There has also been an expansion in flights to Phnom Penh. Qatar Airways began flying to the capital via Ho Chi Minh City in February and the airline plans to launch direct flights from Doha next year. Cambodia and India have held talks regarding direct flights between the two countries, and Cambodia Angkor Air, the national carrier, is considering flights to India. The Royal Group, a diversified Cambodian holding company, recently teamed up with a Filipino corporation and is planning to set up Cambodia’s second national airline, which will launch the first direct flights from Phnom Penh to Manila, as well as increasing the number of domestic flights in the Kingdom.

Although Cambodia has a population of fewer than 15 million, the rapidly growing middle-class is spurring growth in a variety of consumer-related sectors. Khmer shopaholics eagerly await the US $205 million, 68,000 m2 Aeon Mall complex, which began construction last year under a Japanese developer and will feature 150 stores and iconic international brands. Food and restaurant chains are also targeting the Kingdom due to the country’s growing appetite for eateries and a diversification of tastes – Cambodia spent US $200 million on food and beverage imports in 2012, a 10% increase from the previous year. 7-Eleven plans to enter the market soon and Burger King has announced that it will open nine branches in Cambodia in the next five years. Talks are also underway to bring the Hard Rock Café brand to both Siem Reap and Phnom Penh.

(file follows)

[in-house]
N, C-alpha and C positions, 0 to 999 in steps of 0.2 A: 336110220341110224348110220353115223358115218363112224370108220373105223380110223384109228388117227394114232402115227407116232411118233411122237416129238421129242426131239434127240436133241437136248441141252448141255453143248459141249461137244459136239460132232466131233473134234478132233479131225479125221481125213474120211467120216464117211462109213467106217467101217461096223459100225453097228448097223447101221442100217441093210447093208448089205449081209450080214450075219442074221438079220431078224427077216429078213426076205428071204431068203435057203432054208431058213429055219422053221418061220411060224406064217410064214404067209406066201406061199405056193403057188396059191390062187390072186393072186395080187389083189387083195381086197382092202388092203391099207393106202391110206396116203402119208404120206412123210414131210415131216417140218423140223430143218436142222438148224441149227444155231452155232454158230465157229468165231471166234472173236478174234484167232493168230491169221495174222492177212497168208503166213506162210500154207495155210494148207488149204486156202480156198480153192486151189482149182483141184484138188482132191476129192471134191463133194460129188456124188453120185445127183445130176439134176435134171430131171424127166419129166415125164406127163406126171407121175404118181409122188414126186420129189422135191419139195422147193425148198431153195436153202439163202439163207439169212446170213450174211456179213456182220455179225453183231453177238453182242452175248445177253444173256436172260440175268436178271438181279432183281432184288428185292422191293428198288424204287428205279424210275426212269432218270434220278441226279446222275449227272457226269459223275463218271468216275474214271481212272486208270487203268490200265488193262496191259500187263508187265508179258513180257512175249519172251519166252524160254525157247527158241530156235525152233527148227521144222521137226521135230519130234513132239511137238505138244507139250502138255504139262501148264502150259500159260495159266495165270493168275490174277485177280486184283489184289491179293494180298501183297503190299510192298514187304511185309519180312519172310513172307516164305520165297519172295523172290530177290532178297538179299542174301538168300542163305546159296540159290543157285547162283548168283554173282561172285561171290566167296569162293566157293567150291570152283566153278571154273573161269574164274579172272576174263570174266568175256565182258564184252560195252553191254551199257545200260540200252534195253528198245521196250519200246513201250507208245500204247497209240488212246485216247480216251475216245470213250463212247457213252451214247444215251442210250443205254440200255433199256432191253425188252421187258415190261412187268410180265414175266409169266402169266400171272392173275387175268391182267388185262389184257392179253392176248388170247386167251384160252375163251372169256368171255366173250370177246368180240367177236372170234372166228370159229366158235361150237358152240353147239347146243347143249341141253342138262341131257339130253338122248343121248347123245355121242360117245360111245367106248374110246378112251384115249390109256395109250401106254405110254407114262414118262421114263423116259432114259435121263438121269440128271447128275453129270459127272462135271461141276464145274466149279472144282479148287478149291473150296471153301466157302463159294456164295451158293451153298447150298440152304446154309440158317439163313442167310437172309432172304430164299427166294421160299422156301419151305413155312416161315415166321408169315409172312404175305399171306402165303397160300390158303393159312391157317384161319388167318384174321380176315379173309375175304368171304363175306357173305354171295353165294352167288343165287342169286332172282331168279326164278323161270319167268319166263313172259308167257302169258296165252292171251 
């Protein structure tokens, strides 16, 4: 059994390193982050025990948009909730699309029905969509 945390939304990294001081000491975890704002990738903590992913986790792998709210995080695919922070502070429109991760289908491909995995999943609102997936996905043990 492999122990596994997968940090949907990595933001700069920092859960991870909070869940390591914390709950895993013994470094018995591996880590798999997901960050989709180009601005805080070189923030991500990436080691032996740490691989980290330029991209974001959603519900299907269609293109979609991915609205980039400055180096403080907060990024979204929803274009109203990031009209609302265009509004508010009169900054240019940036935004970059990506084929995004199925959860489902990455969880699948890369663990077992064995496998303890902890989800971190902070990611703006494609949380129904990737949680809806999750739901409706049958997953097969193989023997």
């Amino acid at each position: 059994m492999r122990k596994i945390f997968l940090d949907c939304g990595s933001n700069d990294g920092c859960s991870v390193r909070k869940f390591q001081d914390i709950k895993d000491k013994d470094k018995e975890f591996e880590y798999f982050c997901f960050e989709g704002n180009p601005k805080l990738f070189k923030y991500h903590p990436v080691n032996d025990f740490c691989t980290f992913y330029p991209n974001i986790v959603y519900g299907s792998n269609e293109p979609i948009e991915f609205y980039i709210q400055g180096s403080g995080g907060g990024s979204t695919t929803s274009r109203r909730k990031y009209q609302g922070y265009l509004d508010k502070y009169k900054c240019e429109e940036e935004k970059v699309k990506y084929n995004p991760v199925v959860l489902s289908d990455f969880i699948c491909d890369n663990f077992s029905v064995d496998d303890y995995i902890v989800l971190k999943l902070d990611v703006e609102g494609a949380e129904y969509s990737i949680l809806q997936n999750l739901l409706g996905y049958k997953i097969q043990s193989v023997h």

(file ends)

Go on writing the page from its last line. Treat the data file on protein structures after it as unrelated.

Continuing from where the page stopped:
Another consumer sector that is rapidly going from zero to sixty is automotive retail. One needs only to stroll the increasingly congested streets of the capital to witness a plethora of new cars and SUVs. Auto brands are flooding in to try and capture the booming market. The first ever Phnom Penh International Motor Show was held in March, showcasing new models now available for purchase in Cambodia from Mercedes-Benz, BMW, Land Rover, Ford, and Mitsubishi. Porsche, hot on the heels of its competitors, recently announced plans to unveil a showroom and service center in Phnom Penh. Likewise, Mazda, Volkswagen, and Isuzu have stated plans to open showrooms in Cambodia this year. The country’s Commerce Minister pointed out that the 2015 ASEAN Integration will further benefit the automobile market, as producers and retailers will be able to cheaply import tires from Malaysia and mirrors from Indonesia.